To demonstrate that science is the sole source of truth is a case that can only be made with reason, logic, deduction. You could only make this case with reason, not with cumulative evidence of scientific truths. And so, to prove the primacy of science you must use reason. You must use philosophical deduction. And that is a fatal and final contradiction. One that is inescapable. And, one that is definitive about reason’s primacy, power, dominance, despite our modern predilections to the contrary.
For the case for science’s primary and exclusive method to discover truth cannot be made with science. It could only be made with reason, not with science. For such an argument, such a case is only possible with reason, with deductive and inductive logic. And, that reliance on reason’s rigors and rules contradicts the primary premise that science is the sole source of factual and actual truth.
So, if you point to the extensive body of scientific knowledge and, by implication, conclude that science is the only path to truth that implication is an appeal to reason and logic. An appeal based on the broad body of scientific knowledge as logical proof of science’s dominance and exclusivity when it comes to truth. But, that logical appeal isn’t to science. It’s an appeal to reason and its rigorous rational requirements.
For the idea and appeal that this vast body of scientific knowledge is the only path to truth is a scientifically meaningless assertion. For this assertion cannot be assessed or tested scientifically. It can only be considered and analyzed in the light of reason’s rigors. Does it make sense to examine this claim experimentally? Well, the answer is a resounding “no.” The only way to make that case is with reason.
So, we now know science is replete with reason. Science is a composite method that uses reason and rational observation of physical phenomenon. We know with absolute certainty that science is really the application and use of reason’s rigors and rational and accurate observations of the physical world in order to determine the nature and behavior of the physical world. And, all that has given the modern world distinct advantages from our many scientific advances both pure and applied.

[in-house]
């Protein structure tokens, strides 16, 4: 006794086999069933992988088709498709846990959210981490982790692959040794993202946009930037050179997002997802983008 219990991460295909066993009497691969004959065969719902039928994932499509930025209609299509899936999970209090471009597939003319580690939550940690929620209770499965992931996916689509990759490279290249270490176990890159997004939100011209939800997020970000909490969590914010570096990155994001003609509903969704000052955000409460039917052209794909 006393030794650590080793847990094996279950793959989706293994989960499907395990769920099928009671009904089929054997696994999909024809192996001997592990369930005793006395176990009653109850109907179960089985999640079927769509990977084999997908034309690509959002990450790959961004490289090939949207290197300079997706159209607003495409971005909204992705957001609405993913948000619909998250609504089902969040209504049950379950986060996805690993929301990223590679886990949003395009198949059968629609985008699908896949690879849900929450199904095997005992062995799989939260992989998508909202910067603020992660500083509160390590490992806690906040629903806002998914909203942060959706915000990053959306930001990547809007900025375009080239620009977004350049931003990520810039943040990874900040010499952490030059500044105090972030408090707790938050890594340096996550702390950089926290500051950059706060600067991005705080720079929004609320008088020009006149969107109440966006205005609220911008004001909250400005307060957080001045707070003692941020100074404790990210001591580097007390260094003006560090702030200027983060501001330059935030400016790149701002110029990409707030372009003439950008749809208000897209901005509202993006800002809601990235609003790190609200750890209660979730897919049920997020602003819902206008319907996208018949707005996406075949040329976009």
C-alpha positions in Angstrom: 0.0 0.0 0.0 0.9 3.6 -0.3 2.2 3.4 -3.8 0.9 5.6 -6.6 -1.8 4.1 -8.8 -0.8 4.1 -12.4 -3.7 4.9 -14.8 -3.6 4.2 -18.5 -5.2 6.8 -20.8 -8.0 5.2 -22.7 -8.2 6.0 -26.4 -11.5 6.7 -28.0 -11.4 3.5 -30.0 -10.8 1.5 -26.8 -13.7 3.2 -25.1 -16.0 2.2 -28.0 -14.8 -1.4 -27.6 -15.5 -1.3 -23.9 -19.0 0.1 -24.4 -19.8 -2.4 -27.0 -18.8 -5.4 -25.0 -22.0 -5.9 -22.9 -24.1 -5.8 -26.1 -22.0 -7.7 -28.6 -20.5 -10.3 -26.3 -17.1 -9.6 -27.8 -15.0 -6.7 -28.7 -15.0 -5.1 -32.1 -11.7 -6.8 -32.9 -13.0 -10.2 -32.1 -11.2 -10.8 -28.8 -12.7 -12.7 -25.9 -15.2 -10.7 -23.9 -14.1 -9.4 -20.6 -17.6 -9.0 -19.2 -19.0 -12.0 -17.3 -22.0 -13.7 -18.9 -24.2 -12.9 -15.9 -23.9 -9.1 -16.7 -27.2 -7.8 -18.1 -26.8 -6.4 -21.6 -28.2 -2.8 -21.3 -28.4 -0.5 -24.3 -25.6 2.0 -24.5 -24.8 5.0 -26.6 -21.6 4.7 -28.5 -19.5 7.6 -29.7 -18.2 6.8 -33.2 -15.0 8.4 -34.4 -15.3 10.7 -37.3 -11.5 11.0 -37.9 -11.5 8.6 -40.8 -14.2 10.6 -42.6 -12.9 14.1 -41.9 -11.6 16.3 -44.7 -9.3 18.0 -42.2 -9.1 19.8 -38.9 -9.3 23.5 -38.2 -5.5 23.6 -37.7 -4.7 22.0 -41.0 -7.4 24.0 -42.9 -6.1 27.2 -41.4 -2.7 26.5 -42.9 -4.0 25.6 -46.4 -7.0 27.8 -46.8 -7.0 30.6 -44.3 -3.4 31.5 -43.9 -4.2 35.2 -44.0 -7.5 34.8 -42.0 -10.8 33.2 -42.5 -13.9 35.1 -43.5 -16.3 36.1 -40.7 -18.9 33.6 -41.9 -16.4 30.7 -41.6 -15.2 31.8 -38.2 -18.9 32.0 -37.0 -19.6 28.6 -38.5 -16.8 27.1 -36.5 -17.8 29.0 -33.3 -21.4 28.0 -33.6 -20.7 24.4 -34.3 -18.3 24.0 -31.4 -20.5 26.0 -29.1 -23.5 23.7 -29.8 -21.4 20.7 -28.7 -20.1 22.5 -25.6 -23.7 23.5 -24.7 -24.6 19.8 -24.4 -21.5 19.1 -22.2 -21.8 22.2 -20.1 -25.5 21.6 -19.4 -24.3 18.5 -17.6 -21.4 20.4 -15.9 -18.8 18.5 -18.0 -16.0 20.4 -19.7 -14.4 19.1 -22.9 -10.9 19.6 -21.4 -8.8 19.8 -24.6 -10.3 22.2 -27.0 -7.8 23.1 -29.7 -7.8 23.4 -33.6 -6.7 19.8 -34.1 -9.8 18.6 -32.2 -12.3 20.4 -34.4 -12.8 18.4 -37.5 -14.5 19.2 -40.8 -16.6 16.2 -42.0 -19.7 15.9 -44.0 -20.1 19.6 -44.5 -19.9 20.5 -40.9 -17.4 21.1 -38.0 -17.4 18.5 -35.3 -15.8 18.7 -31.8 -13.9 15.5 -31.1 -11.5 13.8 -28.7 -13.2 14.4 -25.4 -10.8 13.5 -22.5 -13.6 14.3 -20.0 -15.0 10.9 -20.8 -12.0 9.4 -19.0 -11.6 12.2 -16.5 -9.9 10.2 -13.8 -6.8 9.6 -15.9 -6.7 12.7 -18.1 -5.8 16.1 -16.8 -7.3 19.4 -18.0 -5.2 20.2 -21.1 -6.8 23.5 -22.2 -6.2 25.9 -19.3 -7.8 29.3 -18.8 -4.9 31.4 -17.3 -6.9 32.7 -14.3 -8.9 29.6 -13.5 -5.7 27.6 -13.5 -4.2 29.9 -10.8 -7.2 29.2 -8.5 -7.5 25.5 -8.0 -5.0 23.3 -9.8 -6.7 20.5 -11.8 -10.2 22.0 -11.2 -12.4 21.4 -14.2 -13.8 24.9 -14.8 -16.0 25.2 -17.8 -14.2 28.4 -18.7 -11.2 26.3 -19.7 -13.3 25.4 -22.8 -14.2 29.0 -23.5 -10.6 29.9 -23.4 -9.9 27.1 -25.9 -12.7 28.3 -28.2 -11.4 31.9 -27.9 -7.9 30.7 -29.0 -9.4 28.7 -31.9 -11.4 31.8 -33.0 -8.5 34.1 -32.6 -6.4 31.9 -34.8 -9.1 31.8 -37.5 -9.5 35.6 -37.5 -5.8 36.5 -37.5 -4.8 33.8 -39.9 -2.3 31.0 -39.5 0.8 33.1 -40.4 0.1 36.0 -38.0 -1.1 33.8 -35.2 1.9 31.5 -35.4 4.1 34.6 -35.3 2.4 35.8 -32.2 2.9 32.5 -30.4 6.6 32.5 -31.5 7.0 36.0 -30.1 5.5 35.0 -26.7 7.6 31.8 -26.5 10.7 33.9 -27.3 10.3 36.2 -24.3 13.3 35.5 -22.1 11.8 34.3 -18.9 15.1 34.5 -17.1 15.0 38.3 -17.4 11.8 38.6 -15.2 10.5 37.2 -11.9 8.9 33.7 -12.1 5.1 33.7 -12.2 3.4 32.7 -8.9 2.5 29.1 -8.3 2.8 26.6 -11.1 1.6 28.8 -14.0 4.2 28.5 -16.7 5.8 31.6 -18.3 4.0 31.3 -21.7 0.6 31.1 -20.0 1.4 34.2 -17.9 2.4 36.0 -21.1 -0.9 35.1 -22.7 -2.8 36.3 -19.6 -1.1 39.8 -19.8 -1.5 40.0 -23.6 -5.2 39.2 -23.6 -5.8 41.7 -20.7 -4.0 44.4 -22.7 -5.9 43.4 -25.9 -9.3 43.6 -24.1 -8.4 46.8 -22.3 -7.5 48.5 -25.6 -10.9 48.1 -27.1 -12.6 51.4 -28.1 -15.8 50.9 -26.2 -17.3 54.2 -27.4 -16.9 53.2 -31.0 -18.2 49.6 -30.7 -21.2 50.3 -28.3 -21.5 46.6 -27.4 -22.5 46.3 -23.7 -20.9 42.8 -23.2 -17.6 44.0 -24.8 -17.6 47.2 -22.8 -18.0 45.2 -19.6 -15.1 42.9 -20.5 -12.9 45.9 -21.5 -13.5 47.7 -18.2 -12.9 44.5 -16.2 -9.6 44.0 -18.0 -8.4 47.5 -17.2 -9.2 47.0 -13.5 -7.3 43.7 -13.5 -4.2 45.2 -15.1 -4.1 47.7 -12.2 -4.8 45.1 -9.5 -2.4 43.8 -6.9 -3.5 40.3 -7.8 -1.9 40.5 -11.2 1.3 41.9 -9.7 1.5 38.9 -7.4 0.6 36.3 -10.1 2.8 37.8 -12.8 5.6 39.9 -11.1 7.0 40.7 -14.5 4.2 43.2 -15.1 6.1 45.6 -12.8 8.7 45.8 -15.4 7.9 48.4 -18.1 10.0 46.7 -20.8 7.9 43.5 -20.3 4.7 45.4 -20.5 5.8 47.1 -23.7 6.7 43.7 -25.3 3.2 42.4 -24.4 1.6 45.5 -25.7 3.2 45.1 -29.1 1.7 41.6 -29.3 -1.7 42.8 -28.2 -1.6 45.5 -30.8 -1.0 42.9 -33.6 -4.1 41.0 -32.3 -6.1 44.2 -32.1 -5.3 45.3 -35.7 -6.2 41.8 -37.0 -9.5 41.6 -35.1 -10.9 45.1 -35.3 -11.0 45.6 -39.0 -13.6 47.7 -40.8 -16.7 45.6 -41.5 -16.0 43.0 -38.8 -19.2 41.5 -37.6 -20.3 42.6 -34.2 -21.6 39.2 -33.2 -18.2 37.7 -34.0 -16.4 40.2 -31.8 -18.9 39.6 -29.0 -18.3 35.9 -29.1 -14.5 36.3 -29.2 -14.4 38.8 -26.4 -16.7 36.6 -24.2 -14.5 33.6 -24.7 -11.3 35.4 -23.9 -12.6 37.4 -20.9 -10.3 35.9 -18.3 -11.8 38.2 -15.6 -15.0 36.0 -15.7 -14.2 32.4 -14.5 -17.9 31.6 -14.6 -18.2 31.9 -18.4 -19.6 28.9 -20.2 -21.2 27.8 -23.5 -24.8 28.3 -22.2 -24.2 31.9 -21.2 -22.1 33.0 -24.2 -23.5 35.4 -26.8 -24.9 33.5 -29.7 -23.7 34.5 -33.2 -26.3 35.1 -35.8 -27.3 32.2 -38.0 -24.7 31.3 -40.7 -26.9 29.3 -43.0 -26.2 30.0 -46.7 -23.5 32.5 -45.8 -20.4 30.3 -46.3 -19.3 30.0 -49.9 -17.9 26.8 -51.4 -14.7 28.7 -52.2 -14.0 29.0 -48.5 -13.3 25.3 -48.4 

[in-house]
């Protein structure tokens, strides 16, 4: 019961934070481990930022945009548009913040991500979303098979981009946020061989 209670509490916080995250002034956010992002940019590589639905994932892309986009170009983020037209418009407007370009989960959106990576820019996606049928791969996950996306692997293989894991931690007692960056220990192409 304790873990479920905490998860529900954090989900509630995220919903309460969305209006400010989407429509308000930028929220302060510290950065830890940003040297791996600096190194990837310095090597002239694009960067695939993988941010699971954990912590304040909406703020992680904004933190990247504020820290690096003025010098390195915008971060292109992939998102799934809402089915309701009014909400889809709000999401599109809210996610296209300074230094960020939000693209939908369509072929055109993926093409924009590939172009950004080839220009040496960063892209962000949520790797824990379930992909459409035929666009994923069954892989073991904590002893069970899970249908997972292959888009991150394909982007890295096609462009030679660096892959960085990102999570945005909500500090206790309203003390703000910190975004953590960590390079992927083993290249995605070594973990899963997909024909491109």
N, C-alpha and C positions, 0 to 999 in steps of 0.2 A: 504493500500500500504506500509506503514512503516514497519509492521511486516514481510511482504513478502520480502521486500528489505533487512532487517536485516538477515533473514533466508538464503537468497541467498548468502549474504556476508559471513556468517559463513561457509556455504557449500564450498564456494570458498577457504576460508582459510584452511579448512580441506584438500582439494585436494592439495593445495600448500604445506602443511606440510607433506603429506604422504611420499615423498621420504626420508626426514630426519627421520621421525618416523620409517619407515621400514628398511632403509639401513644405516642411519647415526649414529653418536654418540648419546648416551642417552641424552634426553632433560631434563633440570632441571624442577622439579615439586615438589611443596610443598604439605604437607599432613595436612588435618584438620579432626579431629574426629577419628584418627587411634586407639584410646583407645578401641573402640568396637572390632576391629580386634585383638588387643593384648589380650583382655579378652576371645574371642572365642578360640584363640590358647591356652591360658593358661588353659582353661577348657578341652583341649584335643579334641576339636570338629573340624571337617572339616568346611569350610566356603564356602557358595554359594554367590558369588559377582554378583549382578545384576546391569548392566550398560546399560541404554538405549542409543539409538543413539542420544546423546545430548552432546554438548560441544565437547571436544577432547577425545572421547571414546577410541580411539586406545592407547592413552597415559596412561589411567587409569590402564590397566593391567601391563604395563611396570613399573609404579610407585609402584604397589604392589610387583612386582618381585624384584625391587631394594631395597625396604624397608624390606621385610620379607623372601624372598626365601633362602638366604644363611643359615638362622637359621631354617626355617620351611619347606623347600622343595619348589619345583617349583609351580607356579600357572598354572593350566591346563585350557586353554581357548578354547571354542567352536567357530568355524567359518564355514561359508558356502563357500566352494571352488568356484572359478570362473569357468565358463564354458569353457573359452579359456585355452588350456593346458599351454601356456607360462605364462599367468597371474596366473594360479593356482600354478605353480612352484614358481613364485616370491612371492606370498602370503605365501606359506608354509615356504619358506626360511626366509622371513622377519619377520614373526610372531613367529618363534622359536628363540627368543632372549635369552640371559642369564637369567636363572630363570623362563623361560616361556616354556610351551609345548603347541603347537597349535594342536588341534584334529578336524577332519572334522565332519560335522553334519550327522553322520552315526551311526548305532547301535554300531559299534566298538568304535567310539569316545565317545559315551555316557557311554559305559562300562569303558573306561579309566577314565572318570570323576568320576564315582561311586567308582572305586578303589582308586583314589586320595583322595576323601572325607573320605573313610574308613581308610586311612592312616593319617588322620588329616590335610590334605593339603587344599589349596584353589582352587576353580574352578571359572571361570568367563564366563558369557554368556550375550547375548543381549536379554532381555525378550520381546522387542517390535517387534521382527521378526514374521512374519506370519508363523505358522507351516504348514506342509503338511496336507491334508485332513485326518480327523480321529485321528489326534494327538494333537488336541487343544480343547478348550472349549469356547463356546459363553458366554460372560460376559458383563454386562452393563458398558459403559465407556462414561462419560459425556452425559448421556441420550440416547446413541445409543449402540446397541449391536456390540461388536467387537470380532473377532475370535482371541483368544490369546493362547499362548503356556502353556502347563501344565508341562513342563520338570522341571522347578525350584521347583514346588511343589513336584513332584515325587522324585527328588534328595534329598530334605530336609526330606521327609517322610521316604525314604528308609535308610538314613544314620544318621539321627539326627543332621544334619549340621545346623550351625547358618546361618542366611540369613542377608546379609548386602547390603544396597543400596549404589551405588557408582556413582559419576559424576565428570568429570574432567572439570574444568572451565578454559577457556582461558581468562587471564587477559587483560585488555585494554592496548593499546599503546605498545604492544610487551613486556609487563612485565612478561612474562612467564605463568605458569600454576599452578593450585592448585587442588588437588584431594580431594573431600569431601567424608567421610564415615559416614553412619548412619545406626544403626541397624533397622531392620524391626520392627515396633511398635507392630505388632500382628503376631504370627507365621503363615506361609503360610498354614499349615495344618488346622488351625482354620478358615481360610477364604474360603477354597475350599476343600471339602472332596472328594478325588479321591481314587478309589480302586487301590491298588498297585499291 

But, the presence of this observed order and our capacity for knowing all this, is only possible because of the intangible order of reason, logic and rationality that we possess and that is manifest in the physical world. So, knowing anything is a matter of the order and proper use of reason be it science or mathematics or philosophy.
And, that intangible rational rigor and order needs an explanation, regardless of whether it is used in science and technology or in matters of philosophy. And, the presence of reason’s rigors and its proper use needs an explanation, just as we need an explanation for the ubiquitous, intangible order we observe every day and the rationality we use constantly and implicitly every day.